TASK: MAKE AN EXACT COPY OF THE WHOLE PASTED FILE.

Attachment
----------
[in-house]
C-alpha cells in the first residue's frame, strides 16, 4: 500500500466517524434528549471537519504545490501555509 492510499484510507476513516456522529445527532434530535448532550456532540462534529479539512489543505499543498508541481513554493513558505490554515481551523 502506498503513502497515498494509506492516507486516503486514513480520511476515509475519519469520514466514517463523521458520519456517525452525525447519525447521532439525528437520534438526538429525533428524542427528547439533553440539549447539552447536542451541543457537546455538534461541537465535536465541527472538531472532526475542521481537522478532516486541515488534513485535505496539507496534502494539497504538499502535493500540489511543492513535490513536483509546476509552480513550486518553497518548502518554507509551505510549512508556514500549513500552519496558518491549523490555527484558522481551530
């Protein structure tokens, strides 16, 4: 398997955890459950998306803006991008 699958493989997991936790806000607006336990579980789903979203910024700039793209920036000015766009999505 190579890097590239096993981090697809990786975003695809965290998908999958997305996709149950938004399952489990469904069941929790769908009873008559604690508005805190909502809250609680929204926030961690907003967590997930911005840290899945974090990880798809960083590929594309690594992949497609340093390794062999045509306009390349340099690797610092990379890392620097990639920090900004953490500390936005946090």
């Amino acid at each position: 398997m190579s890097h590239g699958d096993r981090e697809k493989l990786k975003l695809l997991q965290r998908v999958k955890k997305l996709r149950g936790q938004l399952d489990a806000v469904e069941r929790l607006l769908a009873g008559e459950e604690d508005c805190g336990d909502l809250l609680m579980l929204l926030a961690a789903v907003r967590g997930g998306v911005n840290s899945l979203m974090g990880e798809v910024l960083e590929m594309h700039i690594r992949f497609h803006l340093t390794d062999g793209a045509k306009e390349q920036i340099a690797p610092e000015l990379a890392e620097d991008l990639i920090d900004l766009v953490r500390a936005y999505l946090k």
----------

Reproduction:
[in-house]
C-alpha cells in the first residue's frame, strides 16, 4: 500500500466517524434528549471537519504545490501555509 492510499484510507476513516456522529445527532434530535448532550456532540462534529479539512489543505499543498508541481513554493513558505490554515481551523 502506498503513502497515498494509506492516507486516503486514513480520511476515509475519519469520514466514517463523521458520519456517525452525525447519525447521532439525528437520534438526538429525533428524542427528547439533553440539549447539552447536542451541543457537546455538534461541537465535536465541527472538531472532526475542521481537522478532516486541515488534513485535505496539507496534502494539497504538499502535493500540489511543492513535490513536483509546476509552480513550486518553497518548502518554507509551505510549512508556514500549513500552519496558518491549523490555527484558522481551530
């Protein structure tokens, strides 16, 4: 398997955890459950998306803006991008 699958493989997991936790806000607006336990579980789903979203910024700039793209920036000015766009999505 190579890097590239096993981090697809990786975003695809965290998908999958997305996709149950938004399952489990469904069941929790769908009873008559604690508005805190909502809250609680929204926030961690907003967590997930911005840290899945974090990880798809960083590929594309690594992949497609340093390794062999045509306009390349340099690797610092990379890392620097990639920090900004953490500390936005946090």
């Amino acid at each position: 398997m190579s890097h590239g699958d096993r981090e697809k493989l990786k975003l695809l997991q965290r998908v999958k955890k997305l996709r149950g936790q938004l399952d489990a806000v469904e069941r929790l607006l769908a009873g008559e459950e604690d508005c805190g336990d909502l809250l609680m579980l929204l926030a961690a789903v907003r967590g997930g998306v911005n840290s899945l979203m974090g990880e798809v910024l960083e590929m594309h700039i690594r992949f497609h803006l340093t390794d062999g793209a045509k306009e390349q920036i340099a690797p610092e000015l990379a890392e620097d991008l990639i920090d900004l766009v953490r500390a936005y999505l946090k």